Fleet card fraud

Four tips that will help you to protect your fleet

March 15, 2017
by Josh Ferguson

Image: Thinkstock

Josh Ferguson is national sales manager, commercial fleet, Shell Canada

From the February 2017 print edition

Credit card fraud continues to rise despite increased security measures. In 2015, the Canadian Bankers Association reported that financial institutions reimbursed more than $700 million to Canadian credit card customers, representing the magnitude of criminal activity targeting card users today.

On top of looking for ways to boost operational efficiencies and reduce costs, fleet managers also have to be on the lookout for suspicious fleet card activity among their drivers.

Fortunately, advanced tools and technology such as online fleet card management programs offered by fuel card providers, ensure managers can see exactly when and how their drivers’ cards are being used—stopping fraudulent activity in its tracks.

To help protect your fleet against fraud, managers should consider the following four tips:

  • Hide your PIN. Although this tip may seem obvious, the Canadian Bankers Association states that one of the most important ways customers can prevent fraud is to create secure PINs and passwords. While the nature of fleet management means that sensitive information is regularly shared with drivers, drivers should take the security of their fuel card PIN code just as seriously as they do for personal cards. Which means drivers need to keep personal card information safely stored in their head and away from prying eyes. Also, consider obtaining a fuel card with built-in chip technology for added security.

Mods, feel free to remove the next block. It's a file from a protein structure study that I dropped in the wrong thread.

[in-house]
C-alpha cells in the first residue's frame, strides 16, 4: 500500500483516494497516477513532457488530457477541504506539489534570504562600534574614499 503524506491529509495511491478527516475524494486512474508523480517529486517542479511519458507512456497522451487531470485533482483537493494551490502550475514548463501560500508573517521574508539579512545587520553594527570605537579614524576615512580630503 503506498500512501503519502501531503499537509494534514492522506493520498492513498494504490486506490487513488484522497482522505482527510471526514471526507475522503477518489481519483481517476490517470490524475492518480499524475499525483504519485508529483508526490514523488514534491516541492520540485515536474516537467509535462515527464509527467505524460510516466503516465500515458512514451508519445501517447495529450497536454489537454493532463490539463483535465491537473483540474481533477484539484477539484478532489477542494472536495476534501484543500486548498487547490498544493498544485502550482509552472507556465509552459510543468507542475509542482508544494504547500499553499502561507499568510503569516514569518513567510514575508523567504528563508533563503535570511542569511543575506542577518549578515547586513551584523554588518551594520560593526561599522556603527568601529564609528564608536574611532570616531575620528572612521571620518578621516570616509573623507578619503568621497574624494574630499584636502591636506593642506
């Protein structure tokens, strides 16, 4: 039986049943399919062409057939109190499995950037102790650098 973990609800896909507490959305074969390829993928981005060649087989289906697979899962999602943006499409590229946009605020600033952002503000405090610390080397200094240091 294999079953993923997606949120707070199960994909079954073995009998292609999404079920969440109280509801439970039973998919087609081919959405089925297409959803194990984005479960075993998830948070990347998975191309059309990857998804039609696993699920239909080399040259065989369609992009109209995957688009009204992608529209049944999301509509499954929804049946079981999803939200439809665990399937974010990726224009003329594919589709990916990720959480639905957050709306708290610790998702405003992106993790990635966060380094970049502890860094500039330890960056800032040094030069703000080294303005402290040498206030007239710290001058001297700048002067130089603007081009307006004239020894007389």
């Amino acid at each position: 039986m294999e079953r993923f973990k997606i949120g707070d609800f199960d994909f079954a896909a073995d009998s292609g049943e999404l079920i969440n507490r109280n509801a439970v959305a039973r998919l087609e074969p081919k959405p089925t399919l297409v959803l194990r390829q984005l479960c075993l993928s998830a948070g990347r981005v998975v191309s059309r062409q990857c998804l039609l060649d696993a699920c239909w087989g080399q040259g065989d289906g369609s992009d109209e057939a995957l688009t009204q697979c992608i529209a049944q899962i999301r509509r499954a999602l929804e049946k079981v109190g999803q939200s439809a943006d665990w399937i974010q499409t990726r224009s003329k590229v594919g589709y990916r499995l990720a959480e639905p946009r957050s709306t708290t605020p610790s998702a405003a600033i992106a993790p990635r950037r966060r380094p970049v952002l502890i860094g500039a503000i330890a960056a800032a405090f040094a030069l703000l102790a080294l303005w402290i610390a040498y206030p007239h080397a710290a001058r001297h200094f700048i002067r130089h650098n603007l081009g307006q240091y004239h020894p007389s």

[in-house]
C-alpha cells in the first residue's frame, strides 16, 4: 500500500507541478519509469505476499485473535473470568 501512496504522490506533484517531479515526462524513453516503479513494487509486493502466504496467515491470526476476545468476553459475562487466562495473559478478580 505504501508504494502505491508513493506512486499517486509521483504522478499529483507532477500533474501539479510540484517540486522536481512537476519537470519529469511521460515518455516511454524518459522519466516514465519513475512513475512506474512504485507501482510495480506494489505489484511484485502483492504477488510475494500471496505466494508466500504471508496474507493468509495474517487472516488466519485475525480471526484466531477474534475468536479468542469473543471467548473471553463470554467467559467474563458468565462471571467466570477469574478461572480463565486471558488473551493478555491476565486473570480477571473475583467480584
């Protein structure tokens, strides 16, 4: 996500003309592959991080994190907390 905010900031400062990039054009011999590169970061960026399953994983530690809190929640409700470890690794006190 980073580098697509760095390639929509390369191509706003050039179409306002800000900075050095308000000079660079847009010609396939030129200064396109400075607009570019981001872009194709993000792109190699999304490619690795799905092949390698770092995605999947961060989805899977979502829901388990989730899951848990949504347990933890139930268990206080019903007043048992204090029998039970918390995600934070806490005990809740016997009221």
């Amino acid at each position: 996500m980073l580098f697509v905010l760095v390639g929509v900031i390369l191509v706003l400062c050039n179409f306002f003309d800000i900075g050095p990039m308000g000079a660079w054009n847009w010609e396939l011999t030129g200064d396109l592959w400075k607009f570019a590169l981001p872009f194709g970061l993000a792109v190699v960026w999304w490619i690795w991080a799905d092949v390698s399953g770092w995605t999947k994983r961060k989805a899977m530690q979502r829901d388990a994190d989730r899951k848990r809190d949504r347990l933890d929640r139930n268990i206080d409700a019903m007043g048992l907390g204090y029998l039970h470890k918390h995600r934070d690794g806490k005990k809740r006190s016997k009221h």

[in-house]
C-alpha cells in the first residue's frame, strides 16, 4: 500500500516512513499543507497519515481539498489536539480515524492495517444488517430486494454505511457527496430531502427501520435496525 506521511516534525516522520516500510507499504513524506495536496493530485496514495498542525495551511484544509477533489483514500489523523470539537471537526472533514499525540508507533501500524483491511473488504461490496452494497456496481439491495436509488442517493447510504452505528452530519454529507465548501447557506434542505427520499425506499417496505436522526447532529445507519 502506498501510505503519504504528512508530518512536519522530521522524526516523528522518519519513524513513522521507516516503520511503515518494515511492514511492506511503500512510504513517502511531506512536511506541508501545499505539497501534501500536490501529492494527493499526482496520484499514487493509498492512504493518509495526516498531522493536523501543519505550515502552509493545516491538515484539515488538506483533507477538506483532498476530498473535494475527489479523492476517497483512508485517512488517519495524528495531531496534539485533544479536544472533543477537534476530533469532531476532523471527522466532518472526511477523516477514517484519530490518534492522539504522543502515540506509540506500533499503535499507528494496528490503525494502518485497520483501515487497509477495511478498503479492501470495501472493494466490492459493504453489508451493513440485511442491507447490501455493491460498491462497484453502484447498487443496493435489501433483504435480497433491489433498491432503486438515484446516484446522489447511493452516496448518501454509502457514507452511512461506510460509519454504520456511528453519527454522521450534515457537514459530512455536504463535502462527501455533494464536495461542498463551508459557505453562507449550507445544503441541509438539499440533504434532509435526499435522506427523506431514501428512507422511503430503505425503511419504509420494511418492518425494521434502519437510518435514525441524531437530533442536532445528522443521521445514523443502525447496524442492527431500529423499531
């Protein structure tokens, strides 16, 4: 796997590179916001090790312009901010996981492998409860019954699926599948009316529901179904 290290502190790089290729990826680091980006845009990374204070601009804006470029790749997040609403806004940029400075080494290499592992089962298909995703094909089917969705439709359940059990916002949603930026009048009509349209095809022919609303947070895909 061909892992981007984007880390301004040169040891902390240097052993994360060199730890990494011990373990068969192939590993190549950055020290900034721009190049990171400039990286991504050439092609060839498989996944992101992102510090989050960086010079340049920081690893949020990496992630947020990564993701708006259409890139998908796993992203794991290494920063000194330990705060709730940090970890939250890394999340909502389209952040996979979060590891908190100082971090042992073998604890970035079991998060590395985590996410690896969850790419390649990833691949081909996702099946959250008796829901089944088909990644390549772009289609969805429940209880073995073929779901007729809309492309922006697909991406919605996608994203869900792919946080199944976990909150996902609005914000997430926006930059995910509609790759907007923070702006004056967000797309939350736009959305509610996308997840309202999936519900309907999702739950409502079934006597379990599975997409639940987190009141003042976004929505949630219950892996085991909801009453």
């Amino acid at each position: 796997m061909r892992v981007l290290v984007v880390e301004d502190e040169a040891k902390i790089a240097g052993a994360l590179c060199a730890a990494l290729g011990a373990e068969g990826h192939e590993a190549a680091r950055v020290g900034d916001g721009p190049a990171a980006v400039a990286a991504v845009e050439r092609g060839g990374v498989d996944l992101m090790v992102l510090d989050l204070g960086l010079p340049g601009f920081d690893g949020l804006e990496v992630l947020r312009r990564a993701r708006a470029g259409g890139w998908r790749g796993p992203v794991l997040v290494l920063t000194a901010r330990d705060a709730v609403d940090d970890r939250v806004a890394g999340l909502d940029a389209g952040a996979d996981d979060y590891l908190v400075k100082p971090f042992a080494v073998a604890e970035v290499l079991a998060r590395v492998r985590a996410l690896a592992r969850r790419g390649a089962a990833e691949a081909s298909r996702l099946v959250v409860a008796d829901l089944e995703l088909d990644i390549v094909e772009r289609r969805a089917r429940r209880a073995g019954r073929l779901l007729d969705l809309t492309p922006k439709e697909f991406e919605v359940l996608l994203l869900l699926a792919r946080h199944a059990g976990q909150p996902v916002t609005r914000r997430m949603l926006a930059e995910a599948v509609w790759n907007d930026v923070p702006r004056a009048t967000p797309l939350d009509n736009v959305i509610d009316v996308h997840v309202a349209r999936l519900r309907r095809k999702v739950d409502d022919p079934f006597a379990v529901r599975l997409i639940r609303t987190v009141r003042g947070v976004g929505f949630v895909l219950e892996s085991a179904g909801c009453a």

• Protect your tech. Don’t make life any easier for criminals. Beyond the obvious step of securing and shredding any documents with sensitive information, drivers should always ensure that electronic devices such as laptops, tablets and smartphones remain locked and password-protected at all times.
  • Be alert at the pump. Encourage drivers to mind any signs of tampering at the pump (such as broken seals), and try to fill up at stations with good lighting and onsite security measures such as surveillance systems. This is a serious deterrent to fraud because of its success in identifying and, helping to potentially catch perpetrators.
  • Fuel card solutions. For fleet managers, hi-tech anti-fraud solutions can help to alleviate some of the pressure by allowing managers to focus, not only on matters of security, but on wider operational concerns. Fleet card programs such as Shell Canada’s, eTRACTM online card management program enables fraud preventative back-end measures. For example, the Shell Fleet Navigator CardTM can restrict usage based on geography (including high fraud areas), transaction value, product categories, and even specific days or times. In addition, managers can analyze transactions according to specific criteria – such as when, where and by whom a fuel card is used. Fleet managers can also receive personalized alerts if a transaction is attempted that does not comply with their corporate policy. Plus, a dedicated fraud team monitors transactions on a daily basis to flag any irregular behaviour.

The potential risks of fraud justify investment in driver training and a comprehensive fleet card program. Criminal tactics change and adapt which means reinforcing the benefits of hiding a fuel card PIN, password-protecting technology and being mindful at the pump is more important than ever. In addition to educating drivers on fraud, fleet managers should rely on their fuel card operators to help stay one step ahead of the game in minimizing the impact of criminal behaviour.